You can split the Algarve more easily than a fairway; not along political lines between loyalists who wish it to remain part of Portugal and separatists who would prefer it to be an independent golfing state; nor culturally between golfers and non-golfers where the former want to treble the number of courses, dump the Euro in favour of the Titleist and ban T-shirts and jeans from all public places.
The truth is rather more prosaic. The divide in the Algarve is simply geographical between east and west. It’s easy — everything to the west of Faro is the Western Algarve and everything to the east is the Eastern Algarve. However, what we’re dealing with here is not simply nomenclature. East is east and west is west and although the twain may meet in Faro Airport’s duty free shopping area, there are significant differences between them.
A Mouth-Watering Prospect
The Western Algarve is stuffed with more famous courses than you can shake an olive branch at. They read like a golfing gourmet’s menu of irresistibly appealing dishes. “A plate of Penina to start, followed by a Vale do Lobo (medium/rare), a portion of Palmares and a baked Vilamoura for dessert, all washed down with a chilled bottle of San Lorenzo.” Delicious but wait until you get the bill. Ah, with all the force of a well-struck three iron we’ve hit upon one of the principal attractions of the Eastern Algarve – it’s cheaper. It’s also less developed, less crowded and consequently attracts an altogether more mature pioneer than the young men who heed the traditional advice to go west.
If the Eastern Algarve were to form a breakaway state then Tavira would be the capital. A pretty port with cobbled streets, a roman bridge and more than enough churches, it comes alive at night and the energetic could walk around it in the time it takes to play nine holes.
But we’re not interested in nine holes as from Tavira to the Spanish border – a distance of about 25 kms – there are enough full-size, quality courses to keep everyone happy. Two of the best are tucked into the coastline about halfway between Tavira and the border.
Two Attractive Sisters
They are the two sisters, Quinta da Ria and Quinta da Cima. Okay, strictly speaking sisters would share a surname not a Christian name, but there is no doubting that these two are very closely related and live happily together. Although undoubtedly alike, each has her own distinctive personality and so there’s no problem telling them apart. Both were designed by William ‘Rocky’ Roquemore, who has shown considerable flair in creating such an appealing pair of coastal crackers.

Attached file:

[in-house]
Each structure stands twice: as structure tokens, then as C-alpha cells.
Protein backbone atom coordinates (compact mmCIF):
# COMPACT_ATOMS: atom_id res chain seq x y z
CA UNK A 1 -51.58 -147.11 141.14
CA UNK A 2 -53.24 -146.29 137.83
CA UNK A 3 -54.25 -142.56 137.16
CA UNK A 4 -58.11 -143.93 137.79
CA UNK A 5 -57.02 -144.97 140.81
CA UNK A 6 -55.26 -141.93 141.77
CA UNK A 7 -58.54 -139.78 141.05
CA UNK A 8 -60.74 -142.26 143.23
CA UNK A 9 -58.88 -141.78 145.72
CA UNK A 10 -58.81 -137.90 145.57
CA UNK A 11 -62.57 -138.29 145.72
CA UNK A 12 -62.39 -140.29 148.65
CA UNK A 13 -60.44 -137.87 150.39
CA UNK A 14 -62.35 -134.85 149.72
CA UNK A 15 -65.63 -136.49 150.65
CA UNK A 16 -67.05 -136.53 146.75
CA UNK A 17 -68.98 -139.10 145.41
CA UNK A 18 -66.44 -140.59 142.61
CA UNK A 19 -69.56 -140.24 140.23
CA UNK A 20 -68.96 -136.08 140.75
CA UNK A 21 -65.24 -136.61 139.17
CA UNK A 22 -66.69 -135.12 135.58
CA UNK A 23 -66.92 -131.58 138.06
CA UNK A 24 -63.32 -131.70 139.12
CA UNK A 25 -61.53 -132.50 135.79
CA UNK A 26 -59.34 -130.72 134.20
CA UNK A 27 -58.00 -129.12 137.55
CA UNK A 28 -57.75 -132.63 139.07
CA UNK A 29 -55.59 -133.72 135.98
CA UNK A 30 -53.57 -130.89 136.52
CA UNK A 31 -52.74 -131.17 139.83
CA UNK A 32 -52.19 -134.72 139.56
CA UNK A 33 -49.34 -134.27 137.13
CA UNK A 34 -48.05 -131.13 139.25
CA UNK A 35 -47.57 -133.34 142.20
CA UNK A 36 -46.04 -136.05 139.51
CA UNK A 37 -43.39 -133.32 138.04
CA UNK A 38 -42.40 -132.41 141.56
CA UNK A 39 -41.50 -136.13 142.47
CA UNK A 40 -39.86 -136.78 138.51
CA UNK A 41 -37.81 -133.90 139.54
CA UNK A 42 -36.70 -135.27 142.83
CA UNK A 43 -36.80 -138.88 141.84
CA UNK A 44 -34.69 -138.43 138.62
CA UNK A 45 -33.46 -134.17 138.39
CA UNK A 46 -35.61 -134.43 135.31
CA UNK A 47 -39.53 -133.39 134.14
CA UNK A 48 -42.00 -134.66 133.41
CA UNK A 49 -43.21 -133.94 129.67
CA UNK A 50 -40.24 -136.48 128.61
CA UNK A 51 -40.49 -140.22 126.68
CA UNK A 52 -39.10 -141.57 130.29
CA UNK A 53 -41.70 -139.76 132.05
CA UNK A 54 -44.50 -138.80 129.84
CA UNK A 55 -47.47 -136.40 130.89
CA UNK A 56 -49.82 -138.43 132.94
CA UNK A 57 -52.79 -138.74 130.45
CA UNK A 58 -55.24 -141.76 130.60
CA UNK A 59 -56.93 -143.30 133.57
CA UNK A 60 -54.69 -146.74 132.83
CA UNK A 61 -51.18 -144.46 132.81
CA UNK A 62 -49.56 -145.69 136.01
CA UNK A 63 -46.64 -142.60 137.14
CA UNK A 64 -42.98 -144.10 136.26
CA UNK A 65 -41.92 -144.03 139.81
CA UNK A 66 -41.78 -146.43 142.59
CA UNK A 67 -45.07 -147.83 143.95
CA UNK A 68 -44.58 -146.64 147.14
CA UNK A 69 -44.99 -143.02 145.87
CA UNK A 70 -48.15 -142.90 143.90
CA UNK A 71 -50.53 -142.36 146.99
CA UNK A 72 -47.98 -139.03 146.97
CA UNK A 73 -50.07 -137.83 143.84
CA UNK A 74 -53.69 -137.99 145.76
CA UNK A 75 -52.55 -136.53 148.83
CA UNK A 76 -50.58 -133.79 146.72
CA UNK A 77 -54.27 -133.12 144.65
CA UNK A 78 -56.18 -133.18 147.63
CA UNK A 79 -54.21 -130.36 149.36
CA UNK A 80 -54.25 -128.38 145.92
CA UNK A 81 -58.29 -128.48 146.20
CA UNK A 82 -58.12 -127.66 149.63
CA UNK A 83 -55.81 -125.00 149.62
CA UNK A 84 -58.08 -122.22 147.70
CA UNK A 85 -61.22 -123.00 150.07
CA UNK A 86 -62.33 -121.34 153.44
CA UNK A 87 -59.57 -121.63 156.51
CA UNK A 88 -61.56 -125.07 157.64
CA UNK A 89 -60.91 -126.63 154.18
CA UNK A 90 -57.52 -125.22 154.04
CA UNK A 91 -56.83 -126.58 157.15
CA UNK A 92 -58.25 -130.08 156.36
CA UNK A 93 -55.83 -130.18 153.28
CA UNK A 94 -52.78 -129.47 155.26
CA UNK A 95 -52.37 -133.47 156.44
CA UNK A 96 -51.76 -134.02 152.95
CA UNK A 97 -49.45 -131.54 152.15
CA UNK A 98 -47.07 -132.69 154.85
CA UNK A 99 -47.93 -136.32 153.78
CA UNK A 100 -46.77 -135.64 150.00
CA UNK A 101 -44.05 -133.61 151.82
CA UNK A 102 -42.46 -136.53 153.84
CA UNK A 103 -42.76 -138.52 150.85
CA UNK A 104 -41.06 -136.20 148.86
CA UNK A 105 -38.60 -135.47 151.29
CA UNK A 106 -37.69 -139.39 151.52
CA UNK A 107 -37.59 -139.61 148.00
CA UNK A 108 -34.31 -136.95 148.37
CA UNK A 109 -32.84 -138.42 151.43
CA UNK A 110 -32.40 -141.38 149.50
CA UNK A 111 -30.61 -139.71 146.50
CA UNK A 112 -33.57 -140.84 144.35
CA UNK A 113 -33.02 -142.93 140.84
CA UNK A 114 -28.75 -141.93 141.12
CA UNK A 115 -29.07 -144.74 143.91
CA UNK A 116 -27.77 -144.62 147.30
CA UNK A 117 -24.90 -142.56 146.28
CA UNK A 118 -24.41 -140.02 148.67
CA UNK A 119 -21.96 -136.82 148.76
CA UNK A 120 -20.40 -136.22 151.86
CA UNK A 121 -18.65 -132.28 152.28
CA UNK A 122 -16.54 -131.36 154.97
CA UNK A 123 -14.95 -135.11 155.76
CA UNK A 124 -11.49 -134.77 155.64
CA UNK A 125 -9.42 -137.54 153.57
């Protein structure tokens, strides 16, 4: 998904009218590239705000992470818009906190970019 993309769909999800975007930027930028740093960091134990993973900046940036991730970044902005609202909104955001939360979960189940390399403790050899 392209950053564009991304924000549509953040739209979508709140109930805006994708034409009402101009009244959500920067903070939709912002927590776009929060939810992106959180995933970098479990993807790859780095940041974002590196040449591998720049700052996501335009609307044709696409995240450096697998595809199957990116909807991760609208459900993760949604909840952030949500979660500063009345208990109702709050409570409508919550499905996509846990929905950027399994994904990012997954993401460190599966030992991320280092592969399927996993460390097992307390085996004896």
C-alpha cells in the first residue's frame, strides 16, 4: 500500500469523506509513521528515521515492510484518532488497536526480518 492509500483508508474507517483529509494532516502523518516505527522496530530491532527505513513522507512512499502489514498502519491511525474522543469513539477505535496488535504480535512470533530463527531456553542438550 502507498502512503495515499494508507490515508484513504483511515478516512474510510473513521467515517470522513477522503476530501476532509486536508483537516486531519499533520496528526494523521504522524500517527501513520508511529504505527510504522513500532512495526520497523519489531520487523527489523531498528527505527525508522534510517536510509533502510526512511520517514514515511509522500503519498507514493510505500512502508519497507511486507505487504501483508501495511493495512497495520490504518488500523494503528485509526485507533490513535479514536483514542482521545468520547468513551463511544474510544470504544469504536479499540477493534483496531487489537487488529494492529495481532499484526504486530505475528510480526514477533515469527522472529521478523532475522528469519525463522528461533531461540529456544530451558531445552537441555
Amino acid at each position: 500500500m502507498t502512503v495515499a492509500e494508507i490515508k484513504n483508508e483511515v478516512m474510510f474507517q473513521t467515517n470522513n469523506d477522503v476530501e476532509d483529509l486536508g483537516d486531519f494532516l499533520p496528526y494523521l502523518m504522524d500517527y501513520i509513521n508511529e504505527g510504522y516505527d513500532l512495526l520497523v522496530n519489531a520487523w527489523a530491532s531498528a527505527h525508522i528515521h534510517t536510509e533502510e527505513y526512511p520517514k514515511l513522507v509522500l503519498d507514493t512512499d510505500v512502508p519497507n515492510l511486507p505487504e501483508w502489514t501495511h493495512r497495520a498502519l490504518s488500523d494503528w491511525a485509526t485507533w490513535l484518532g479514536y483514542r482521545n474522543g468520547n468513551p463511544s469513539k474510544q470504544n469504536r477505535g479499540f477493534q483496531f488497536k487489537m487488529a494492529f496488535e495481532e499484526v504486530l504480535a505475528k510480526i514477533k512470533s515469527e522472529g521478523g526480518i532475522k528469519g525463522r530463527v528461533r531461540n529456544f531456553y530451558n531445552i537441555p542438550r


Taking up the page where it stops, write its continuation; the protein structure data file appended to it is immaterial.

Opened in July 2002, Quinta da Cima is the slightly younger and, at nearly 7000 yards, the significantly longer of the two. The terrain is gentle enough to make walking a pleasure and, despite the fact that solar-powered buggies can be hired, you can easily manage without one. However, it’s not all plain strolling as there are hazards to avoid.
With so much sand available on this delightful stretch of coastline, it’s hardly surprising that there are clusters of bunkers. And for those with an appetite for trouble, there are streams, waterfalls, fountains and lakes as well.
Super Senior Trees
Some of the olive trees comfortably qualify as super seniors, the oldest is reckoned to be about 850 years old and will have witnessed many historic moments, although nothing more strange, surely, than the sight of sunburned Englishmen in shorts struggling to hit long irons out of the rough.
Presented in superb condition, Quinta da Cima is a genuine championship challenge that has hosted the Europro Tour, the Ladies European Tour and several European Seniors Tour qualifying schools. Used for club competitions, one suspects that the lake on the 18th is only as full as it is because of the tears shed by heartbroken competitors who have screwed up at the death.
Quinta da Ria is right alongside, every bit as beautiful and rather more popular among the members principally because it enjoys better sea views. Environmental considerations have prevented the course from encroaching closer to the Atlantic than 50 metres from the bluff above, which is plenty close enough.
And the sea is not the only water to watch out for as a number of ponds and lakes come into play on half a dozen holes. These are home to a wide variety of waterfowl which, even though their unwelcome excrement renders cleaning the ball as imperative on a couple of the greens as it is unpleasant, they unquestionably add to the course’s considerable appeal.
At just over 6600 yards off the back tees, it’s comfortably long enough. Although the greens are a tad smaller than its neighbour’s, the fairways appear wider and the tee shots are not quite as tight. Both courses, however, are extremely well maintained and a real treat. And there’s an impressive new Robinson hotel on site that offers a whole range of activities for those strange individuals for whom golf is not enough.
Why We Like It
Golf next to the sea is always something special and these two courses provide precisely the right blend of great views and challenging golf to satisfy the most demanding customers. And although the western Algarve has a great deal to offer, the less developed east is a lot less expensive and appeals to those seeking a quieter life.
While You’re There
Tavira is a lovely seaside town to wander around the cobbled streets and watch the river flow by. And if you fancy popping over to Spain, visit Vila Real de Santo Antonio and take the ferry. It’s a 15 minute journey and you can even take the car.